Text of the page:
Junior Ganymede
We endeavor to give satisfaction

Books vs. Records

November 30th, 2017 by G.

The Bible is a bunch of different records made into a book.  So is the Book of Mormon–it tells us itself.

What difference does assembling records into a book make?  It means the parts should add up to a whole.  We should read the different parts of the book as in agreement with each other.  We should see a theme or a narrative that ties them all together.

Can Zappos Bulldoze The Brick-And-Mortar Shopping Model?

 

A pile of bricks is just a pile, but bricks mortared together better be something.

We keep a lot of records in the Church.  This is by commandment. 

 

Membership records, baptismal records, temple work records, family records, ward family histories, personal journals and so on.

Whatever we write on earth is written in heaven.

That in all your recordings it may be recorded in heaven;

-thus D&C 127:7.

The difference is that in heaven they are written in the book of life.  Always singular.  One book.

I don’t need to tell you the implication.

 

Comments (2)
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November 30th, 2017 06:36:55
2 comments

Bruce Charlton
December 1, 2017

“We should read the different parts of the book as in agreement with each other. We should see a theme or a narrative that ties them all together.”

Yes – but I’m pretty sure that different parts are also of different importance and relevance to different people, at different times in their lives; that is, the parts are not interchangeable.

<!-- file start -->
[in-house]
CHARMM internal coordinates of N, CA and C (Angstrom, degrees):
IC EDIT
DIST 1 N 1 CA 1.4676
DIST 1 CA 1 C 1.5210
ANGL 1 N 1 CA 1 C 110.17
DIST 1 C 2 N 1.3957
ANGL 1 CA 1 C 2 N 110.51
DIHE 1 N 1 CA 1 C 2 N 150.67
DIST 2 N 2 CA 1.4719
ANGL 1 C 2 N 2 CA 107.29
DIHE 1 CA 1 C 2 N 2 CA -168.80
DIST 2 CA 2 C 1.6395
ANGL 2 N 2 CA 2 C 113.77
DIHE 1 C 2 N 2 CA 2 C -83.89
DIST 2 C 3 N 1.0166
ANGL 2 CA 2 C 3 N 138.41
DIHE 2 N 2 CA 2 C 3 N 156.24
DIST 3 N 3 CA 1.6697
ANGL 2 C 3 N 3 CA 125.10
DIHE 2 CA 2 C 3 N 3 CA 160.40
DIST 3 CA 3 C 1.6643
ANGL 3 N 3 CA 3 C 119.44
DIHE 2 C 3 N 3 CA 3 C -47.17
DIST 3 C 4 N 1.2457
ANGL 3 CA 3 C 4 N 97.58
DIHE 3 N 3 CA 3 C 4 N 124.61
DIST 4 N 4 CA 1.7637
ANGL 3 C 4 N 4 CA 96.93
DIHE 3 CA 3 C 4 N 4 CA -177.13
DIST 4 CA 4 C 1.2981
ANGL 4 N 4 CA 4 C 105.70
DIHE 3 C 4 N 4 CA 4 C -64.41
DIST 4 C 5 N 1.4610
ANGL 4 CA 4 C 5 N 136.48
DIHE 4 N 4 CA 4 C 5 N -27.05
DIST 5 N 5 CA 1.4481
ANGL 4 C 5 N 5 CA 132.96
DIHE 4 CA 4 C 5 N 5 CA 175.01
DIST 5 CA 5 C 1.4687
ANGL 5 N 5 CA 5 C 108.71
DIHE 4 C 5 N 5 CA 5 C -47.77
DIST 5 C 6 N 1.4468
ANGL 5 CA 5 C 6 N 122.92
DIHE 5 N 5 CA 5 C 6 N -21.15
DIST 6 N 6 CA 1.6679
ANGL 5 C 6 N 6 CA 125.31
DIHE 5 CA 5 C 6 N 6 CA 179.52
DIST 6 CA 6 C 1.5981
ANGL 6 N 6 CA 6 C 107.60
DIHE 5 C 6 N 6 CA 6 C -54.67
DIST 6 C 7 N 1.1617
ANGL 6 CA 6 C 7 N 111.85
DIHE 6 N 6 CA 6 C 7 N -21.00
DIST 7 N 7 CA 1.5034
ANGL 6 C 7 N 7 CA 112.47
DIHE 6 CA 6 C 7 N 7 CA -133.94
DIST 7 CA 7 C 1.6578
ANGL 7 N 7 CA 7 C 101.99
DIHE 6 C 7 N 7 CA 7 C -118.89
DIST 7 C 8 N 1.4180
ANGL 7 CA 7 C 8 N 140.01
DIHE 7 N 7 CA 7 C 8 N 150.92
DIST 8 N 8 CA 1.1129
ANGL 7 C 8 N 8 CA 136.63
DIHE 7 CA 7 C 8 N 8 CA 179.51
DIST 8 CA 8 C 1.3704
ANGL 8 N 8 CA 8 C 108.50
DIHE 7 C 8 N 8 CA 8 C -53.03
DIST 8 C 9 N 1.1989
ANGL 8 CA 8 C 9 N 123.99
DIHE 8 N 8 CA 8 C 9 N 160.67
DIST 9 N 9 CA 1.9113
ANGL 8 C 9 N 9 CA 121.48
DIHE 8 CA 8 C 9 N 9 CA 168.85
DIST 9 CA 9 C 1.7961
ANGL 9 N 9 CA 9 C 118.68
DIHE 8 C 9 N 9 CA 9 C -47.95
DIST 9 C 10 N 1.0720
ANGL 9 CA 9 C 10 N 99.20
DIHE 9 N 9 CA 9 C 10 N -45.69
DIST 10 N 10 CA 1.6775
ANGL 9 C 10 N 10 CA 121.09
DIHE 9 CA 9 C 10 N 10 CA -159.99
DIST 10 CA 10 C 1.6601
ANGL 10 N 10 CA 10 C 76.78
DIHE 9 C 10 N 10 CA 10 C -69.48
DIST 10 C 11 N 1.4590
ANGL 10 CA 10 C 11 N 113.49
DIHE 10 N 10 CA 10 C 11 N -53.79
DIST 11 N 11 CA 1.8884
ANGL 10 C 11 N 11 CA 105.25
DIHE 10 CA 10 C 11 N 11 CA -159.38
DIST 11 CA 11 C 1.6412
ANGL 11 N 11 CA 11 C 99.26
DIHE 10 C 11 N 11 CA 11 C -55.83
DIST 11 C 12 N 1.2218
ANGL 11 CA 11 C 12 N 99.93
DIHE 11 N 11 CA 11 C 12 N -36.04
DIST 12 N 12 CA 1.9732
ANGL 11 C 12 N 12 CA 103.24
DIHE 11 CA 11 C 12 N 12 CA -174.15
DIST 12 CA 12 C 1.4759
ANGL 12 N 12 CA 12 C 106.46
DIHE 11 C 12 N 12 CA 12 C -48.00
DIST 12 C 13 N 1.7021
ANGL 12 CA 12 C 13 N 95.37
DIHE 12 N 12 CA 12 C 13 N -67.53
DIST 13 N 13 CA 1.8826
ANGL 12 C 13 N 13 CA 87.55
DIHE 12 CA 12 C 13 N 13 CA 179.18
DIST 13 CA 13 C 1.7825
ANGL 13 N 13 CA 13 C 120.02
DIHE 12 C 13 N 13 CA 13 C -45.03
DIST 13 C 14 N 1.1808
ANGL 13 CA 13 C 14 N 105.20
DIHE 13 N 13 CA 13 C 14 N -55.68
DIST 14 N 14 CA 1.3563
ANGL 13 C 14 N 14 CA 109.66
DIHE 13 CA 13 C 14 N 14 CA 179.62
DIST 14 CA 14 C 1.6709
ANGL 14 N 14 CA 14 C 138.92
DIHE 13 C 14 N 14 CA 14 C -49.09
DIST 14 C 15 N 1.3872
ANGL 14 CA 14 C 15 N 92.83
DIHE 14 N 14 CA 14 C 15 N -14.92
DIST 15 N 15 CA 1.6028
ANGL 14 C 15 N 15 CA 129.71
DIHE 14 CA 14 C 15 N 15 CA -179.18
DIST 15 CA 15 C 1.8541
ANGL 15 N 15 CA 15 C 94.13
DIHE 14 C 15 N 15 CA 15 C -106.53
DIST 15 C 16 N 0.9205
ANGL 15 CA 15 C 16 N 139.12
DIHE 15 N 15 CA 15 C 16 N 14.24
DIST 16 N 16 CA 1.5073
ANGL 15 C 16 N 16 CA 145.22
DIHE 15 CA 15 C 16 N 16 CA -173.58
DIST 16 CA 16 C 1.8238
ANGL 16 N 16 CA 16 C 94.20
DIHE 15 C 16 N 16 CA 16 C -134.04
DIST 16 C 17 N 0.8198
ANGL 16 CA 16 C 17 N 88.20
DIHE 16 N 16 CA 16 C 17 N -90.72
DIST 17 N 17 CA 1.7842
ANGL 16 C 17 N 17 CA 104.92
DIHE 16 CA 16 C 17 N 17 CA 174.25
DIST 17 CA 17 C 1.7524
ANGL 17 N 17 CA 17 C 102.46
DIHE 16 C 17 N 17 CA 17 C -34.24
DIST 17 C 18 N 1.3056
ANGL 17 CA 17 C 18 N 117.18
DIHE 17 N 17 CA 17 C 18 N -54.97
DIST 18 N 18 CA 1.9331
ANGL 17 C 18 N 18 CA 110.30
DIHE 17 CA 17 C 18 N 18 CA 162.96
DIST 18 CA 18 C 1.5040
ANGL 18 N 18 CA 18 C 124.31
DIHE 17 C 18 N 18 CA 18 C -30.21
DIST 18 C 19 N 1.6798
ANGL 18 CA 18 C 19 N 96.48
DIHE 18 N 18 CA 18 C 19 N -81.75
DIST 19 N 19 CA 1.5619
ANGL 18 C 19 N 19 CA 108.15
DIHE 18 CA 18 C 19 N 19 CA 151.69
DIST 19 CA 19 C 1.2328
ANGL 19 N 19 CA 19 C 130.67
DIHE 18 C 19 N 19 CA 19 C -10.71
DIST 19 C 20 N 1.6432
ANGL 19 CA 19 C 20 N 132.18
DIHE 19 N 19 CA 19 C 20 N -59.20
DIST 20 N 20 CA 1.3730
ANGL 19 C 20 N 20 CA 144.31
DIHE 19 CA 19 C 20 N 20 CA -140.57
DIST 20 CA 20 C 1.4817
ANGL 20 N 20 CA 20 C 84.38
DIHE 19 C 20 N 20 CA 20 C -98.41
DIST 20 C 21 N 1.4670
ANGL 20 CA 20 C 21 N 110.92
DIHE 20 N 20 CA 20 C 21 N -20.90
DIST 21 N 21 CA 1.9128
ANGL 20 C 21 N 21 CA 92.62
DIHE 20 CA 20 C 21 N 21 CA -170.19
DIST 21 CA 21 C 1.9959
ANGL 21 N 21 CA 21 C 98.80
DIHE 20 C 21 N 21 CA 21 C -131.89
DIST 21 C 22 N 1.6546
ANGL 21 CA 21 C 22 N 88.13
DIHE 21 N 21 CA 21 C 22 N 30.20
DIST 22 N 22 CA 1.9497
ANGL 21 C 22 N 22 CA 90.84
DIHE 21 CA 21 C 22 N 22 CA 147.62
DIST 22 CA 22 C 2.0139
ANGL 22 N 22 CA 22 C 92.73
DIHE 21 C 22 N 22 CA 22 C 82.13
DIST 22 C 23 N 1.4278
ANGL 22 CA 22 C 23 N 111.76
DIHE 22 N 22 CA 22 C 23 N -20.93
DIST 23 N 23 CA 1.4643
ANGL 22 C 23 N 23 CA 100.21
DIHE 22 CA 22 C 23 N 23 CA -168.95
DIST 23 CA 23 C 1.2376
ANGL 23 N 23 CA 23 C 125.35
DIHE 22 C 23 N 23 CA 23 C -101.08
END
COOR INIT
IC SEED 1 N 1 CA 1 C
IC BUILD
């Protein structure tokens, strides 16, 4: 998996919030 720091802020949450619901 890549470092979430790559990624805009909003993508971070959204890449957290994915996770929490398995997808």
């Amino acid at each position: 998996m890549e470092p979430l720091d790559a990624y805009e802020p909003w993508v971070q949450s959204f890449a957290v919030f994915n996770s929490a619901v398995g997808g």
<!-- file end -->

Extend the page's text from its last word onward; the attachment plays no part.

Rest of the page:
“in heaven they are written in the book of life”

Yes!

But I would regard this as a metaphorical ‘written’ and ‘book’ – I presume that there would be no need for actual written books, as then we will remember/ know things directly…?

So (for all that I love and treasure some) – I tend to regard books as expedient, for mortal life; and for a particular phase of mortal life and consciousness (overwhelmingly most people, for most of history, were illiterate – most lived in non-literate societies.) –


G.
December 1, 2017

No real disagreement, Bruce C. I would be inclined to think that there may be something like an actual book, because one lesson of mortality is that the concrete and the practical are valuable and beautiful for their own sake. What ceases to have functional significance still contains ritual beauty.

But it doesn’t matter for the point I’m making. In fact, the point I’m making is probably stronger if the book of life is a metaphor only.

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